The 2018 S3 Solar Software Summit brought developers, investors, installers and more solar stakeholders together to talk about how software can make life easier for everyone in the solar sector. Here are four things I learned.
1. The fastest-growing solar companies are focusing on speeding up processes
In order to work faster and smarter, solar companies are choosing multiple pieces of software that integrate well with each other to perform different tasks. Paul Grana, co-founder of Folsom Labs, said that both outside of the solar space and inside the niche, customers are choosing multiple vendors to achieve different goals instead of one that does it all. Peter Huh, CTO of Cypress Creek Renewables, said if a software company doesn’t have that API integration capability, CCR probably won’t use it.
2. Start-up solar software companies should keep prices steady
Installers want a consistent model when it comes to software pricing. Vivint Solar‘s CTO Mark Trout said that often, solar software start-ups charge a smaller amount for software the first year then hike the price by as much as 60% the next. Trout said Vivint often scraps the software when that happens, and said he’d appreciate more predictable and consistent solar software pricing.
3. All new software features need to solve specific business needs
Peter Huh of Cypress Creek Renewables said he’d love to get into virtual reality development, but CCR doesn’t have a specific business need that it would address at the time. Software improvements that solve specific business needs help companies both financially and culturally—for example, if a software solution can save an employee from staring at spreadsheets for an hour every day, turnover could be reduced. Similarly, Sighten CEO Conlan O’Leary said the company likes to get buy-in from different levels of employees at companies before implementing new features. He said he once had a client whose VP of sales approved a new feature, but the sales team hated it and wouldn’t use it. Now Sighten tries not to roll out tools that don’t relate directly to the business objectives.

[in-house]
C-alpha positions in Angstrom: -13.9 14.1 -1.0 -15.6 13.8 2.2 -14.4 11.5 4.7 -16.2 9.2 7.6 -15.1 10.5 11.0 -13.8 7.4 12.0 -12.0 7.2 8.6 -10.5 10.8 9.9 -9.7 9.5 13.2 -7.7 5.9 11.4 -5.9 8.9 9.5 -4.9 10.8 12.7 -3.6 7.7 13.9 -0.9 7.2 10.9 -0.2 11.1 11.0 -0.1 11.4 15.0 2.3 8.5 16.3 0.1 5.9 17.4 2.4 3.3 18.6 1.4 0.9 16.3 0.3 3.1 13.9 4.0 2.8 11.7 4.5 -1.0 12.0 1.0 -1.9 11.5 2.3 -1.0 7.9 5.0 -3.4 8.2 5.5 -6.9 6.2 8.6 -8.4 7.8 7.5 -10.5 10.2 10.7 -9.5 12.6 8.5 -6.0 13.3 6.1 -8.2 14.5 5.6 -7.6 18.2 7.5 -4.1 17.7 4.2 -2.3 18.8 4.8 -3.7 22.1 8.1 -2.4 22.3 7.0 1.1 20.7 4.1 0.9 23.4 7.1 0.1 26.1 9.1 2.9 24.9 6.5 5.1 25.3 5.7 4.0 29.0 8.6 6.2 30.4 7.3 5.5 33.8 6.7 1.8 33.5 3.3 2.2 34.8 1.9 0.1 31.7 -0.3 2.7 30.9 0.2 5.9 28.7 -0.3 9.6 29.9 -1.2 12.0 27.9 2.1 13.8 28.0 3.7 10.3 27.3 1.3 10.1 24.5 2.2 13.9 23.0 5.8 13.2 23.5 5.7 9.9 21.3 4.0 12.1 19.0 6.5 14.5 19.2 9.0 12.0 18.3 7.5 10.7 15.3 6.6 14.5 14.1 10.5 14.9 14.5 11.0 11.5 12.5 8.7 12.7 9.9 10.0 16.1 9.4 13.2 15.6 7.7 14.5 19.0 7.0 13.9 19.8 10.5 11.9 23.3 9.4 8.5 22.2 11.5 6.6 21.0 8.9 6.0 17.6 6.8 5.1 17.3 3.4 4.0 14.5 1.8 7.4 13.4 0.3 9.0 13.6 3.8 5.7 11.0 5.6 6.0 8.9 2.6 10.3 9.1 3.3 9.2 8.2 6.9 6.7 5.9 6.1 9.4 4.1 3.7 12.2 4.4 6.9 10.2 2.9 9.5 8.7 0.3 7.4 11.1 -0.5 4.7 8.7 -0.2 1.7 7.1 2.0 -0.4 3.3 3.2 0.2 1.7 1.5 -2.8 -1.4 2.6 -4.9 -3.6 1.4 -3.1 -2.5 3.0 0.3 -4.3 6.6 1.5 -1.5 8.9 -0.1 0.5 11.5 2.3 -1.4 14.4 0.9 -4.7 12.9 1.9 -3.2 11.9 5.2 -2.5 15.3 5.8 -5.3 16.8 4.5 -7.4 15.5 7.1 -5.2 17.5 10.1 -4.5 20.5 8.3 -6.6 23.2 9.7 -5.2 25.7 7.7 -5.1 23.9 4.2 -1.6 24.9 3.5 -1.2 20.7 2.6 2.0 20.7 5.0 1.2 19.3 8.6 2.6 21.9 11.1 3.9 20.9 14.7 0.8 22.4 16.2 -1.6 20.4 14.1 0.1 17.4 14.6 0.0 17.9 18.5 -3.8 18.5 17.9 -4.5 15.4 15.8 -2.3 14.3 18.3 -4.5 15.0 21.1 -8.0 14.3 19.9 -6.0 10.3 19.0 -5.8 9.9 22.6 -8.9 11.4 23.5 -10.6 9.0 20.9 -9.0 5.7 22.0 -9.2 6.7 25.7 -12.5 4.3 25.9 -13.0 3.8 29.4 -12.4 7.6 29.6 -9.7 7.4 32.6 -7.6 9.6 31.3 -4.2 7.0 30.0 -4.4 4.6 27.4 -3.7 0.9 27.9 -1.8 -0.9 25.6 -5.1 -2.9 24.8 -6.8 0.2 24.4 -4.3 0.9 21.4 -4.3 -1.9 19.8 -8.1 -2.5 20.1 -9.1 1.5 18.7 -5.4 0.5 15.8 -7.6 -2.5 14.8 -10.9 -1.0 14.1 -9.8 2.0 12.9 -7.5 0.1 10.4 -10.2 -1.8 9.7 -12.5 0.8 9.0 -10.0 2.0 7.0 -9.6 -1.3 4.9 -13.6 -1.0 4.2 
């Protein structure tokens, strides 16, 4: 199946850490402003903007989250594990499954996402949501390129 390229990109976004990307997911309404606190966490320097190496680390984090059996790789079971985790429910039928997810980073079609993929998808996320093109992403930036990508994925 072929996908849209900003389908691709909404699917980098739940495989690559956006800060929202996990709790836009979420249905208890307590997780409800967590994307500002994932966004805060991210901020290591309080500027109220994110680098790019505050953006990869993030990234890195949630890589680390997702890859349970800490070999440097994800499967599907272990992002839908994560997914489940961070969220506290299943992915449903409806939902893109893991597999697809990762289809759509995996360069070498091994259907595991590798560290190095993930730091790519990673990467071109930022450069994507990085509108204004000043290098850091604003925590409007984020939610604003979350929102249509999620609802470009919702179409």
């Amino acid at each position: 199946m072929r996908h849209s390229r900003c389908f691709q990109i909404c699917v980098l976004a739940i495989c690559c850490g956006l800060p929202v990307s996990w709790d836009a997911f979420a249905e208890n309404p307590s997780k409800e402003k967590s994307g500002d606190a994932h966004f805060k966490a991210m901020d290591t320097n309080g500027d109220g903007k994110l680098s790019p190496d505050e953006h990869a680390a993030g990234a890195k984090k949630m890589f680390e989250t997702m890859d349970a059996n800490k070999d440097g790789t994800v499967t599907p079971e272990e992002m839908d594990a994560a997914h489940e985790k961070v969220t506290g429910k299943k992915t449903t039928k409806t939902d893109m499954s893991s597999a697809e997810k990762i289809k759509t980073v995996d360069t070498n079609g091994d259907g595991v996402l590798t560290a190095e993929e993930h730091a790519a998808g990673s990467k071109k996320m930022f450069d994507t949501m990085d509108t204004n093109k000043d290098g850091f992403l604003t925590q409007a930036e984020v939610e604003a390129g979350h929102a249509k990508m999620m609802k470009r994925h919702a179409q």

4. Software can help installers focus more on the customers
Scott Taylor, vice president of business development for Sense, said that too often, he sees solar companies install solar and then forget about the customer afterward. Software solutions like those that offer better predictive and preventative maintenance can help nurture a positive customer relationship for years after the installation is completed. Eric Reinhardt, Sunrun‘s director of software product management, said it can take three to six months from the time when a homeowner starts researching solar to when it’s installed on their roof. Automating as many things as possible throughout that process can help ensure a closed deal and a happy customer.